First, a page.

They are, however, working on other projects, some of which appear as constrained as the Bond game. Others, however, seem to offer a designer more scope - many of these are game ideas which one or other of the Tigress team has just suddenly come up with.

Most of them were top secret, since they involve complicated licensing deals - however interested in imagination Beth, David and Chris might be, they understand the advantages of product recognition.

Currently, they are working on a design for a game based on the BBC TV series Yes, Minister.

It will be a largely text adventure, requiring strategic decisions from the player. The objective, in best Civil Service tradition, is to ensure that absolutely nothing is achieved.

Mosaic is to publish the Yes, Minister game, while the programming is to be by the Ram-Jam Corporation, better known for their text and graphic adventure Valkyrie 17 - hardly dumb programmers.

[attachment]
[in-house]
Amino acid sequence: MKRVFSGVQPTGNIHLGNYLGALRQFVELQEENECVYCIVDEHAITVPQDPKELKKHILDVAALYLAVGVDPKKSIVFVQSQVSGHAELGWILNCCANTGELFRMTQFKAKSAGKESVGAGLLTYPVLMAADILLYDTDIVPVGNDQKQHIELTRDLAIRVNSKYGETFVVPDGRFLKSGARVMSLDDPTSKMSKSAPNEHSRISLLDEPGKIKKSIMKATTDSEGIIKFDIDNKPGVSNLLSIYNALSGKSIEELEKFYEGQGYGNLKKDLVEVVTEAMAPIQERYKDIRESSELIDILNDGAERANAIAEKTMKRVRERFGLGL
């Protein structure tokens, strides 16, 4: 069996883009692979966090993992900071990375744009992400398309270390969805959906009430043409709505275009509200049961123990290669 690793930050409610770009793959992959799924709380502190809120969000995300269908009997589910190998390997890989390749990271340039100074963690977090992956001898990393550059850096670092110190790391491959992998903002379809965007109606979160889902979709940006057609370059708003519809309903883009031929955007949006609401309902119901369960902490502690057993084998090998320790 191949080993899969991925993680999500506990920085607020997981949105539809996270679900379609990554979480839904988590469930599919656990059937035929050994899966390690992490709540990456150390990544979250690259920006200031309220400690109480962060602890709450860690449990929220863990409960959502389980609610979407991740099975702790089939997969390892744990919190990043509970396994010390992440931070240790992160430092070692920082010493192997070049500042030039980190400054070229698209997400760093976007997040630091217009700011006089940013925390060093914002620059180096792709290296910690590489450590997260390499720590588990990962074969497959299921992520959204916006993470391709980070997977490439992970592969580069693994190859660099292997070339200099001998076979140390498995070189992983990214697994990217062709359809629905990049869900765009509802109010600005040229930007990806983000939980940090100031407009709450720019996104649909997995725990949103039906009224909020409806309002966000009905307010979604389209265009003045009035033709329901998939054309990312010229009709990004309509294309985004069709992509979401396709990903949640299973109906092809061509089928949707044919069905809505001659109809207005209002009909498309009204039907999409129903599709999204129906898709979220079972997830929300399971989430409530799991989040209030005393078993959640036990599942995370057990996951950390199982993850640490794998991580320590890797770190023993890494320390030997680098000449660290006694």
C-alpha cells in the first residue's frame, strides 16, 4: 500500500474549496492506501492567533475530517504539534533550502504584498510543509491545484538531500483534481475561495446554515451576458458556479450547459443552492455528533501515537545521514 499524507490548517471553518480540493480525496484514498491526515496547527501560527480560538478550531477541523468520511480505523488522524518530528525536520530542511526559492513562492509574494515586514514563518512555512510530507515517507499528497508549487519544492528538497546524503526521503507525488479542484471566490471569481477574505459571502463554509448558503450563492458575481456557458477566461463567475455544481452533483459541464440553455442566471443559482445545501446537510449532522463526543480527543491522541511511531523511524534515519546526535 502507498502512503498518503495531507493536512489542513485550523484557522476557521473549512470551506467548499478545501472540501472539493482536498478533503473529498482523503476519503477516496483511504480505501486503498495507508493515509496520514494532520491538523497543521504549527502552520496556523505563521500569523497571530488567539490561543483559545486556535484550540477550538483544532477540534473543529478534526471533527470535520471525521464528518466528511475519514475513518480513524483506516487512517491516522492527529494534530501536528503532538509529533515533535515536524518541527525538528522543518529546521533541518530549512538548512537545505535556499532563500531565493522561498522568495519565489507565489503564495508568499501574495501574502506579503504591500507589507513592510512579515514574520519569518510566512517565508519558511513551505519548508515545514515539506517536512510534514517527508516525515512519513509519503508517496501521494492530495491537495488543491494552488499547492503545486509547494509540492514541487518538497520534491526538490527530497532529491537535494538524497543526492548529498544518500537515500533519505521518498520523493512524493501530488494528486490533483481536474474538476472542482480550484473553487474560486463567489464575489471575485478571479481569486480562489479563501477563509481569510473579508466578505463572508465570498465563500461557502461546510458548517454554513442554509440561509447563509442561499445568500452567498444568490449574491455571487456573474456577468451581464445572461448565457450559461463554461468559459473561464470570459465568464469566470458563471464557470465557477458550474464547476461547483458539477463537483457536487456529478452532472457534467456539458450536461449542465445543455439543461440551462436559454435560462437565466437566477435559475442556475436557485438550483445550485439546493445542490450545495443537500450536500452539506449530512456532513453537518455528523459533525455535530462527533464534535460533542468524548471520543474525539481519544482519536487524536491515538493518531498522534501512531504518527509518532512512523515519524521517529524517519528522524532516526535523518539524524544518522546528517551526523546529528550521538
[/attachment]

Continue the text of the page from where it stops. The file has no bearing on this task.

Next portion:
Tigress has also submitted a design for a Duran Duran game, or rather a series of games one for each of the band, appropriate to his instrument. That however is still up in the air -"We're waiting for their manager to get back to us," said Beth.

Explaining to the band how their music is going to sound on the Spectrum will be an interesting marketing exercise.

Popular Computing Weekly (1985)

★ YEAR: 1985

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L'Amstrad CPC est une machine 8 bits à base d'un Z80 à 4MHz. Le premier de la gamme fut le CPC 464 en 1984, équipé d'un lecteur de cassettes intégré il se plaçait en concurrent  du Commodore C64 beaucoup plus compliqué à utiliser et plus cher. Ce fut un réel succès et sorti cette même années le CPC 664 équipé d'un lecteur de disquettes trois pouces intégré. Sa vie fut de courte durée puisqu'en 1985 il fut remplacé par le CPC 6128 qui était plus compact, plus soigné et surtout qui avait 128Ko de RAM au lieu de 64Ko.